Izzy’s Season 2 Ending Made Sense

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[Warning: The following contains MAJOR spoilers for the Our Flag Means Death Season 2 finale.]

Our Flag Means Death Season 2 was filled with satisfying character arcs that set the beloved pirate rom-com up for an exciting potential Season 3. But one character’s ending has produced shockingly negative responses from some of the character’s avid fans on social media. I’m here to plant myself staunchly on the side of the writers and say I am an Our Flag Means Death Season 2 ending defender, and truly, it’s not even a bold stance to take. (Do not read the next sentence if you want to remain spoiler-free.)

The death of Con O’Neill‘s Izzy Hands made complete narrative sense and was a moving, if tragic, ending for Blackbeard’s first mate. Izzy met his end in the Season 2 finale after being shot in the gut by Richard “Ricky” Banes (Errol Shand) as the crew of the Revenge and its new shipmates carried out their plan to flee the fallen Republic of Pirates. It was the series’ first major death, which will always be a shock in any TV show.

It’s a terribly sad fate, to be sure. And it’s certainly the darkest moment of a largely cheery series (although the cheeriness is mostly found in Season 1 — Taika Waititi‘s Ed was on a murderous rampage that traumatized his whole crew for the first batch of Season 2). But even though Our Flag Means Death is a comedy, it’s still a show about pirates, pirates who risk death every time they pillage a ship. And while it’s a comforting show to many because of the sunny humor and lovable bonds between the sailors, the series is also filled to the brim with violence.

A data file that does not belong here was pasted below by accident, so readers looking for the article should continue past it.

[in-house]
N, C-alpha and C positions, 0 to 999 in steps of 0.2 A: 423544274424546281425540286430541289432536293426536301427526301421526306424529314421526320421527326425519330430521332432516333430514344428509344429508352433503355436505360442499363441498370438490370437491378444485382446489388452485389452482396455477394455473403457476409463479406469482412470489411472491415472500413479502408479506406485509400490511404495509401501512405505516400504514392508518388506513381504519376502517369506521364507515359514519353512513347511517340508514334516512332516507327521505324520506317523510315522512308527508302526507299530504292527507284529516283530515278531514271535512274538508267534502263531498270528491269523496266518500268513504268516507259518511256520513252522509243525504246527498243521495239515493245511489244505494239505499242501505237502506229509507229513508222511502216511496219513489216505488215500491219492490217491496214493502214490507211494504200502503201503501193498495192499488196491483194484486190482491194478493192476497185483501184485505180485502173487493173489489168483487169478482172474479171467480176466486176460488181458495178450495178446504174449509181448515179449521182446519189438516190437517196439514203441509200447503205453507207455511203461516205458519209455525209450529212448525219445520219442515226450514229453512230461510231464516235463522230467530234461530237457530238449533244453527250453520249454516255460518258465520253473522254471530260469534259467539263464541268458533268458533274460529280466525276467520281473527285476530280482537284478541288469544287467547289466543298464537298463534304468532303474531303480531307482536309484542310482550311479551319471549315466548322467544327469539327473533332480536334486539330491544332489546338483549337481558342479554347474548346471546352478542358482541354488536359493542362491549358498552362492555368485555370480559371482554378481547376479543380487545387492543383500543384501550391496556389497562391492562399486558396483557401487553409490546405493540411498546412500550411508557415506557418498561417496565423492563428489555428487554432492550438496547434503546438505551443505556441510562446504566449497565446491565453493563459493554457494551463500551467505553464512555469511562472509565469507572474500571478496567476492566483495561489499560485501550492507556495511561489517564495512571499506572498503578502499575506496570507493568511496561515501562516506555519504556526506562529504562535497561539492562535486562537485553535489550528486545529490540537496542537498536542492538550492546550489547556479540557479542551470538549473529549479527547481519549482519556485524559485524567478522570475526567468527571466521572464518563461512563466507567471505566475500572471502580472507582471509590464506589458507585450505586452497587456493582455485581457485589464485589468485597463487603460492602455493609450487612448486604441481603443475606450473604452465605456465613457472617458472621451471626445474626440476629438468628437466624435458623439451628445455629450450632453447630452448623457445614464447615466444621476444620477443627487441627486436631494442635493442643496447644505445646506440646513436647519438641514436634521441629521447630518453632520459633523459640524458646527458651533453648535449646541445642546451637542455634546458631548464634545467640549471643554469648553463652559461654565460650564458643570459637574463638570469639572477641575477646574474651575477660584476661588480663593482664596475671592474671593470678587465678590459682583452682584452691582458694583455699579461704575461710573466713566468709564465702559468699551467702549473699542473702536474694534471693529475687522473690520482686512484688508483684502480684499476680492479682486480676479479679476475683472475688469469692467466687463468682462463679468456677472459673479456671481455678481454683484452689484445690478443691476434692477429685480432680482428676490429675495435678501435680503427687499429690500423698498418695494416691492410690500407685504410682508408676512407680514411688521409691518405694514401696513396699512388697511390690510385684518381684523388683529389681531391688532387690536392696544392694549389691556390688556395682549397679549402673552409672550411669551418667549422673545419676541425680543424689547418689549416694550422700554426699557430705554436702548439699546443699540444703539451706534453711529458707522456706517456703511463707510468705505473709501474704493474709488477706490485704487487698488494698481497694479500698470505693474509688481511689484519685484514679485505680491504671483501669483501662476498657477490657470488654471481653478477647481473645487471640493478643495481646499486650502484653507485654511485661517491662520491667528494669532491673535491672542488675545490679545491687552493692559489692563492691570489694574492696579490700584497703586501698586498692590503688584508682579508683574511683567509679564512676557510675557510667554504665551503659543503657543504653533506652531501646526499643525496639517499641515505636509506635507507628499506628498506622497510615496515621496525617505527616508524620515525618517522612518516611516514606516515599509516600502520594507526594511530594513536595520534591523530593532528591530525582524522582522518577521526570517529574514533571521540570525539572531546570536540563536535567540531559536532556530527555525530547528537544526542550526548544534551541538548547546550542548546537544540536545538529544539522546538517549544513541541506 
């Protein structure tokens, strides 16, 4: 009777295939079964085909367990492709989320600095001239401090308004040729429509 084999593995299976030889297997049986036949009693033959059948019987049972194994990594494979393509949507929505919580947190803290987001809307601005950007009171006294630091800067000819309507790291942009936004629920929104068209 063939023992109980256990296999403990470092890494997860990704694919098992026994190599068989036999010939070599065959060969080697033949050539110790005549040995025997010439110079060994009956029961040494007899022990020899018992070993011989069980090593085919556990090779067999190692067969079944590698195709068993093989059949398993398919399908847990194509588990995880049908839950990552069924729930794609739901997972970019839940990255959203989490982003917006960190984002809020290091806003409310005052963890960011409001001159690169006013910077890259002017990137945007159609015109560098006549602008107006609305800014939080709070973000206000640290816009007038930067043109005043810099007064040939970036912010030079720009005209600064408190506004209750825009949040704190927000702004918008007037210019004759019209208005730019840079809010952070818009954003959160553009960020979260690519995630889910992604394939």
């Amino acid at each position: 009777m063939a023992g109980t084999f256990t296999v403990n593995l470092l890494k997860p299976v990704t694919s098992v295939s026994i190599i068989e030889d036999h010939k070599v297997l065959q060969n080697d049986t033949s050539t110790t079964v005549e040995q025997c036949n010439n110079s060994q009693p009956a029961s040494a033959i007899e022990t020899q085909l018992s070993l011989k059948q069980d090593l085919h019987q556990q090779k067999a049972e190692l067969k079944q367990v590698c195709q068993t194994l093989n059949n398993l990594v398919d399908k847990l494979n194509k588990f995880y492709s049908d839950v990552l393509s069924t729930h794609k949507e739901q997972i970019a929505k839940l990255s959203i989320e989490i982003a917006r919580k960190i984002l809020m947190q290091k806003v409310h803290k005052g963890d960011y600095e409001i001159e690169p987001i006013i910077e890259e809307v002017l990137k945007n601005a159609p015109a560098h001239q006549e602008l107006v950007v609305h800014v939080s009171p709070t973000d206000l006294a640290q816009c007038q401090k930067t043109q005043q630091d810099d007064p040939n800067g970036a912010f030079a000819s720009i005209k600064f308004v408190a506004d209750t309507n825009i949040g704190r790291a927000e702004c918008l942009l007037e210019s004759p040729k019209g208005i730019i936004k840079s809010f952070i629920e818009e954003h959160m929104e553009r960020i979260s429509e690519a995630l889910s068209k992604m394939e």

Stede (Rhys Darby) survived being hanged by the neck and being run through the gut with Izzy’s sword in Season 1. In the first finale, Nathan Foad‘s Lucius was thrown overboard by Ed and was presumed dead until Season 2 Episode 2. Leslie Jones‘ Spanish Jackie cuts off peoples’ noses and keeps them in a jar like they’re pickles. Anne Bonny (Minnie Driver) and Mary Read (Rachel House) get off by stabbing and poisoning each other. Jim (Vico Ortiz) smashed Ed’s head with a cannon ball in an attempt to kill him. The characters might be cute and fun and quirky and lovable, but the world they live in is dangerous, and the threat of death is constant. That’s the plight of the pirate life. One of the main characters was bound to meet a violent demise eventually.